South Africa recently began its second round of restitution when President Zuma signed the Restitution of Land Rights Amendment Act.
My recently released book, We Want What's Ours: Learning from South Africa's Land Restitution Programme (Oxford University Press), is based on interviews with 150 ordinary South Africans forcibly removed from urban areas during apartheid. The book reveals that only about 80000 individuals and communities had filed claims by the1998 deadline because of poor publicity, misinformation, procrastination and disbelief that the post-apartheid state had the ability to deliver compensation.
Mrs Mercy, a former resident of Marabastad (a community in Pretoria's CBD), was among those interviewed. She filed a claim by the 1998 deadline but regretted that most of her former neighbours were excluded from their torn community's moment of mending. She said: "I feel people were cheated out of it . instead of going up, we are going down. We are not improving."
With the new amendment to the act, Mercy's neighbours and the millions of others initially left out will finally have their constitutional right to restitution.
The ANC must learn from the mistakes made in round one to ensure that round two restores property and dignity to dispossessed populations.
We Want What's Ours uses a bottom-up approach to explore the ways in which the Land Restitution Commission succeeded and failed at providing restitution. There were three main findings.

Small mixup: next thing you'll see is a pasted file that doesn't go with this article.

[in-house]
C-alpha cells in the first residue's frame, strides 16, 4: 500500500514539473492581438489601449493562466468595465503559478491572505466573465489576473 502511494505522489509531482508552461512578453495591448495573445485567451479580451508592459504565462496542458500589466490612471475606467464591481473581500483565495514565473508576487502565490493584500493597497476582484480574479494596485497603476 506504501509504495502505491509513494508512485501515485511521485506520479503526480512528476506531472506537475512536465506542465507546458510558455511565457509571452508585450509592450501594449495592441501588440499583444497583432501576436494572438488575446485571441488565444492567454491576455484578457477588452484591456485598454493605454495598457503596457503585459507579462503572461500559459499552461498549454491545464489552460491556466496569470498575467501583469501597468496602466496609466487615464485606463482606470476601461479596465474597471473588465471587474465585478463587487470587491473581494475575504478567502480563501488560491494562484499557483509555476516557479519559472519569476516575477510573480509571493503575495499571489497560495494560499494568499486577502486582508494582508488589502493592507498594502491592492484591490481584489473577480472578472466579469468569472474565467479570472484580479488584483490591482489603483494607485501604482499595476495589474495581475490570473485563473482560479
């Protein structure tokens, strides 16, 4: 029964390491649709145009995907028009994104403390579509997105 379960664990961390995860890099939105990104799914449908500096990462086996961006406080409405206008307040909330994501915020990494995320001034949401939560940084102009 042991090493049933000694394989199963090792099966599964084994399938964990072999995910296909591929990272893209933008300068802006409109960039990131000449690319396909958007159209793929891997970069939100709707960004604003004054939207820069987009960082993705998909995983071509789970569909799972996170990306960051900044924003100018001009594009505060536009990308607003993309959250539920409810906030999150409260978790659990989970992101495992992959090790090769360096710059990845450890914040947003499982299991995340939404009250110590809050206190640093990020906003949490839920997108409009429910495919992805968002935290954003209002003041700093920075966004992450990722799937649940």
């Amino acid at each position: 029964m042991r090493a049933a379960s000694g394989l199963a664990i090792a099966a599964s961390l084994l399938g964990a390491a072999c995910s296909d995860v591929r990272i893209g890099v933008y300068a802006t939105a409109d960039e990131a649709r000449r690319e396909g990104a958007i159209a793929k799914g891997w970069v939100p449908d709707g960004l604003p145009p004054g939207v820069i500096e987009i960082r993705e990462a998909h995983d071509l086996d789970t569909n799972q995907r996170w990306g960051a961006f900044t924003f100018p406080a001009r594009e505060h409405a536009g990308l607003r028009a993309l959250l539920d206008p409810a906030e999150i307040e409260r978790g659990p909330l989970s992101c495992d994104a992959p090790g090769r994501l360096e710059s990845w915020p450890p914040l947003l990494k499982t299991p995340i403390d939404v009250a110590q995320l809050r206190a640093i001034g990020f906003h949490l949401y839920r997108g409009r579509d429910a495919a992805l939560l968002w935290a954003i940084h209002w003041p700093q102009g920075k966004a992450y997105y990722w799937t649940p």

First, although claimants were supposed to have the ability to challenge all the commission's decisions in the Land Claims Court, poverty kept the court out of their reach. As a result, the Land Restitution Commission had overwhelming power because it acted as a prosecutor by defending the interests of the state, a defence attorney by guiding claimants through the process, and like a judge in deciding whether each claim succeeded or failed.
In round two, the power asymmetry between commission officials and claimants must be addressed by adding an independent review board.
Second, the study found that good communication between commission officials and claimants is essential. Without it, claimants often felt as if they did not have any say in the process. The story of Mrs Khumalo, a pension-aged African woman, speaks volumes. Khumalo was among those the apartheid government brutally evicted from Sophiatown.
We Want What's Ours shows that the Land Restitution Commission did not give most claimants a true voice in determining their compensation. As Khumalo said: "We had no choice; we were just given money. Some of the people wanted their land in Sophiatown. [it was] like bottle-feeding a child: take, drink and that's it."
Many of those interviewed for the book were frustrated by the commission's failure to treat them like full citizens who deserved to have a say in how things transpired. When asked how not having real input made her feel, Khumalo said: "Terrible, but what else could I do? ... apartheid hasn't ended; it's still there but in a subtle way."
In contrast, when communication went well, claimants felt respected and heard, and treated as full and equal citizens. In round two, the commission must focus not only on producing outcomes but also on creating a process in which people feel heard and respected.
Third, most blacks dispossessed by prior regimes received financial awards that had no relation to the market value of the property rights lost. But current property owners (mostly white) receive fair market value when their land is expropriated.
In round two of restitution, the ANC must increase the financial awards.
And the commission must pay close attention to how the process unfolds or it might inadvertently salt the wounds it was meant to heal.
- Atuahene is a professor of law at the Illinois Institute of Technology affiliated Chicago-Kent College of Law